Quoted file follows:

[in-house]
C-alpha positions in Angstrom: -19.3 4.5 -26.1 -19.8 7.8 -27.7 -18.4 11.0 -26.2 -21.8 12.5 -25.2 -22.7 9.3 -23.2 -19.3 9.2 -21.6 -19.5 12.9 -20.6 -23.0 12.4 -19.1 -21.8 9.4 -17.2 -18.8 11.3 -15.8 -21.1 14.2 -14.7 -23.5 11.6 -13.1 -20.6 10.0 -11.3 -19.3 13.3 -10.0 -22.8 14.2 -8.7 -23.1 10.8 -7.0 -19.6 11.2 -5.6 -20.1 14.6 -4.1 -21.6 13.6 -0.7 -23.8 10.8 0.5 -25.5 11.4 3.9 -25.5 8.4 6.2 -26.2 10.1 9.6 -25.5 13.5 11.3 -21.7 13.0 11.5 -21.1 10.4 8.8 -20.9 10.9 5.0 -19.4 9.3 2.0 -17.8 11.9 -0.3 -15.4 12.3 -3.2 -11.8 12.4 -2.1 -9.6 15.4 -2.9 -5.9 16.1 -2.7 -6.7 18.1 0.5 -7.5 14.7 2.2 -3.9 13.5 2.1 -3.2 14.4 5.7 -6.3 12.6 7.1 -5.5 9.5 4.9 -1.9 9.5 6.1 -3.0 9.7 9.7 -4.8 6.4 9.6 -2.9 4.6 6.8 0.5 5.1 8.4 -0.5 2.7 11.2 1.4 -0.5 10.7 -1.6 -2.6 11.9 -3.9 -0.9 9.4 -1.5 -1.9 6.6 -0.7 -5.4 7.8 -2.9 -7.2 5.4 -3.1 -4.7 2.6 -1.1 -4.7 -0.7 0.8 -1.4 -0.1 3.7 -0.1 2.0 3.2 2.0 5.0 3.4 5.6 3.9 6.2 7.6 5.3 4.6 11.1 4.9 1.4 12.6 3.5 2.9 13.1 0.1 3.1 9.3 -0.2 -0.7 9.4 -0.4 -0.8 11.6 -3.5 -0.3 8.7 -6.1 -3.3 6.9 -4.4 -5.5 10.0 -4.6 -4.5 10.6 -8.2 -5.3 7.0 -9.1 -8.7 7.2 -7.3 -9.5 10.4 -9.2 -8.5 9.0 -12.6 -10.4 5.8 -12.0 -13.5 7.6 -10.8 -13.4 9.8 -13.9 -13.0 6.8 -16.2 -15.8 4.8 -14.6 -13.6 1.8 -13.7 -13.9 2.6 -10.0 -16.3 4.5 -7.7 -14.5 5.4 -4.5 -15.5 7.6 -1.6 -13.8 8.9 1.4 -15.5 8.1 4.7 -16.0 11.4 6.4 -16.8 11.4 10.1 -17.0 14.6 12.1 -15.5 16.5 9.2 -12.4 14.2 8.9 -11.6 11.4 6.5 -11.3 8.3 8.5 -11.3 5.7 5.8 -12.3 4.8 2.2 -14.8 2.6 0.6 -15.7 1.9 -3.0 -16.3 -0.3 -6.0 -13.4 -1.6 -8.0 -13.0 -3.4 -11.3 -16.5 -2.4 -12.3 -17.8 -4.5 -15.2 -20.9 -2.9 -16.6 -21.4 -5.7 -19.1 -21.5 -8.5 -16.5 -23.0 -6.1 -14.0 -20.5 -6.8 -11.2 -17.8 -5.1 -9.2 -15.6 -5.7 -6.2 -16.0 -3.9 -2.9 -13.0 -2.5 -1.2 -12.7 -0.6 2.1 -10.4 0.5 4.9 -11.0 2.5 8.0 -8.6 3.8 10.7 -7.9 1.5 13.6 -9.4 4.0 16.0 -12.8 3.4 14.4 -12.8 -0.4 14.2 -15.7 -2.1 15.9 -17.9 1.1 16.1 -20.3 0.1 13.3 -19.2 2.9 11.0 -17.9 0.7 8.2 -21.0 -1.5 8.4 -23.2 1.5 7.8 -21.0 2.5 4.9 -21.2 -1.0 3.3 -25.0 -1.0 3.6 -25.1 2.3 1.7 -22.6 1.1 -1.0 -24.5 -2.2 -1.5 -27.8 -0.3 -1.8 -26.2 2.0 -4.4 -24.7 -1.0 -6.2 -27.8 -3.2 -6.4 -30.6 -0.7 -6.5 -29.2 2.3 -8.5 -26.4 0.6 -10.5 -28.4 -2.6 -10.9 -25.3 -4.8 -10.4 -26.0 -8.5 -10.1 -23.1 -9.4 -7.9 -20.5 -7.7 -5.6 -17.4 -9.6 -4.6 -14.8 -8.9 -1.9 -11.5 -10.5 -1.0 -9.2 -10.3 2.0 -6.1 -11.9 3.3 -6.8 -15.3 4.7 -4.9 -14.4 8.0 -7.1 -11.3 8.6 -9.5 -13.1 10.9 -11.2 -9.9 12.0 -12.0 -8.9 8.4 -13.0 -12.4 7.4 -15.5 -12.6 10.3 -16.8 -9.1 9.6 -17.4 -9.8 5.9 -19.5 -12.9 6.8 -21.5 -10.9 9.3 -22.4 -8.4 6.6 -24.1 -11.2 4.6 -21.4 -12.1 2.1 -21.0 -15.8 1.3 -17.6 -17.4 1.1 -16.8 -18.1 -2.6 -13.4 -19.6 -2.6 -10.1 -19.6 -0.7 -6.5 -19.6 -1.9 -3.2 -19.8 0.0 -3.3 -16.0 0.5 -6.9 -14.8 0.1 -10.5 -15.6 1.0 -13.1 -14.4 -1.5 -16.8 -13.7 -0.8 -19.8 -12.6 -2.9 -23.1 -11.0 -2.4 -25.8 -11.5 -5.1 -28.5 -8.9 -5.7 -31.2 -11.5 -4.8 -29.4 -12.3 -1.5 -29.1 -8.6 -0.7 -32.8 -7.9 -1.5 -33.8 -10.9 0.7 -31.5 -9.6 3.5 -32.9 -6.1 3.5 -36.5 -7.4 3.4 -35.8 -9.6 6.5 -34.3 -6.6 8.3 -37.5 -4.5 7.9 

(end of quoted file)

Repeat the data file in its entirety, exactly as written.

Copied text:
[in-house]
C-alpha positions in Angstrom: -19.3 4.5 -26.1 -19.8 7.8 -27.7 -18.4 11.0 -26.2 -21.8 12.5 -25.2 -22.7 9.3 -23.2 -19.3 9.2 -21.6 -19.5 12.9 -20.6 -23.0 12.4 -19.1 -21.8 9.4 -17.2 -18.8 11.3 -15.8 -21.1 14.2 -14.7 -23.5 11.6 -13.1 -20.6 10.0 -11.3 -19.3 13.3 -10.0 -22.8 14.2 -8.7 -23.1 10.8 -7.0 -19.6 11.2 -5.6 -20.1 14.6 -4.1 -21.6 13.6 -0.7 -23.8 10.8 0.5 -25.5 11.4 3.9 -25.5 8.4 6.2 -26.2 10.1 9.6 -25.5 13.5 11.3 -21.7 13.0 11.5 -21.1 10.4 8.8 -20.9 10.9 5.0 -19.4 9.3 2.0 -17.8 11.9 -0.3 -15.4 12.3 -3.2 -11.8 12.4 -2.1 -9.6 15.4 -2.9 -5.9 16.1 -2.7 -6.7 18.1 0.5 -7.5 14.7 2.2 -3.9 13.5 2.1 -3.2 14.4 5.7 -6.3 12.6 7.1 -5.5 9.5 4.9 -1.9 9.5 6.1 -3.0 9.7 9.7 -4.8 6.4 9.6 -2.9 4.6 6.8 0.5 5.1 8.4 -0.5 2.7 11.2 1.4 -0.5 10.7 -1.6 -2.6 11.9 -3.9 -0.9 9.4 -1.5 -1.9 6.6 -0.7 -5.4 7.8 -2.9 -7.2 5.4 -3.1 -4.7 2.6 -1.1 -4.7 -0.7 0.8 -1.4 -0.1 3.7 -0.1 2.0 3.2 2.0 5.0 3.4 5.6 3.9 6.2 7.6 5.3 4.6 11.1 4.9 1.4 12.6 3.5 2.9 13.1 0.1 3.1 9.3 -0.2 -0.7 9.4 -0.4 -0.8 11.6 -3.5 -0.3 8.7 -6.1 -3.3 6.9 -4.4 -5.5 10.0 -4.6 -4.5 10.6 -8.2 -5.3 7.0 -9.1 -8.7 7.2 -7.3 -9.5 10.4 -9.2 -8.5 9.0 -12.6 -10.4 5.8 -12.0 -13.5 7.6 -10.8 -13.4 9.8 -13.9 -13.0 6.8 -16.2 -15.8 4.8 -14.6 -13.6 1.8 -13.7 -13.9 2.6 -10.0 -16.3 4.5 -7.7 -14.5 5.4 -4.5 -15.5 7.6 -1.6 -13.8 8.9 1.4 -15.5 8.1 4.7 -16.0 11.4 6.4 -16.8 11.4 10.1 -17.0 14.6 12.1 -15.5 16.5 9.2 -12.4 14.2 8.9 -11.6 11.4 6.5 -11.3 8.3 8.5 -11.3 5.7 5.8 -12.3 4.8 2.2 -14.8 2.6 0.6 -15.7 1.9 -3.0 -16.3 -0.3 -6.0 -13.4 -1.6 -8.0 -13.0 -3.4 -11.3 -16.5 -2.4 -12.3 -17.8 -4.5 -15.2 -20.9 -2.9 -16.6 -21.4 -5.7 -19.1 -21.5 -8.5 -16.5 -23.0 -6.1 -14.0 -20.5 -6.8 -11.2 -17.8 -5.1 -9.2 -15.6 -5.7 -6.2 -16.0 -3.9 -2.9 -13.0 -2.5 -1.2 -12.7 -0.6 2.1 -10.4 0.5 4.9 -11.0 2.5 8.0 -8.6 3.8 10.7 -7.9 1.5 13.6 -9.4 4.0 16.0 -12.8 3.4 14.4 -12.8 -0.4 14.2 -15.7 -2.1 15.9 -17.9 1.1 16.1 -20.3 0.1 13.3 -19.2 2.9 11.0 -17.9 0.7 8.2 -21.0 -1.5 8.4 -23.2 1.5 7.8 -21.0 2.5 4.9 -21.2 -1.0 3.3 -25.0 -1.0 3.6 -25.1 2.3 1.7 -22.6 1.1 -1.0 -24.5 -2.2 -1.5 -27.8 -0.3 -1.8 -26.2 2.0 -4.4 -24.7 -1.0 -6.2 -27.8 -3.2 -6.4 -30.6 -0.7 -6.5 -29.2 2.3 -8.5 -26.4 0.6 -10.5 -28.4 -2.6 -10.9 -25.3 -4.8 -10.4 -26.0 -8.5 -10.1 -23.1 -9.4 -7.9 -20.5 -7.7 -5.6 -17.4 -9.6 -4.6 -14.8 -8.9 -1.9 -11.5 -10.5 -1.0 -9.2 -10.3 2.0 -6.1 -11.9 3.3 -6.8 -15.3 4.7 -4.9 -14.4 8.0 -7.1 -11.3 8.6 -9.5 -13.1 10.9 -11.2 -9.9 12.0 -12.0 -8.9 8.4 -13.0 -12.4 7.4 -15.5 -12.6 10.3 -16.8 -9.1 9.6 -17.4 -9.8 5.9 -19.5 -12.9 6.8 -21.5 -10.9 9.3 -22.4 -8.4 6.6 -24.1 -11.2 4.6 -21.4 -12.1 2.1 -21.0 -15.8 1.3 -17.6 -17.4 1.1 -16.8 -18.1 -2.6 -13.4 -19.6 -2.6 -10.1 -19.6 -0.7 -6.5 -19.6 -1.9 -3.2 -19.8 0.0 -3.3 -16.0 0.5 -6.9 -14.8 0.1 -10.5 -15.6 1.0 -13.1 -14.4 -1.5 -16.8 -13.7 -0.8 -19.8 -12.6 -2.9 -23.1 -11.0 -2.4 -25.8 -11.5 -5.1 -28.5 -8.9 -5.7 -31.2 -11.5 -4.8 -29.4 -12.3 -1.5 -29.1 -8.6 -0.7 -32.8 -7.9 -1.5 -33.8 -10.9 0.7 -31.5 -9.6 3.5 -32.9 -6.1 3.5 -36.5 -7.4 3.4 -35.8 -9.6 6.5 -34.3 -6.6 8.3 -37.5 -4.5 7.9 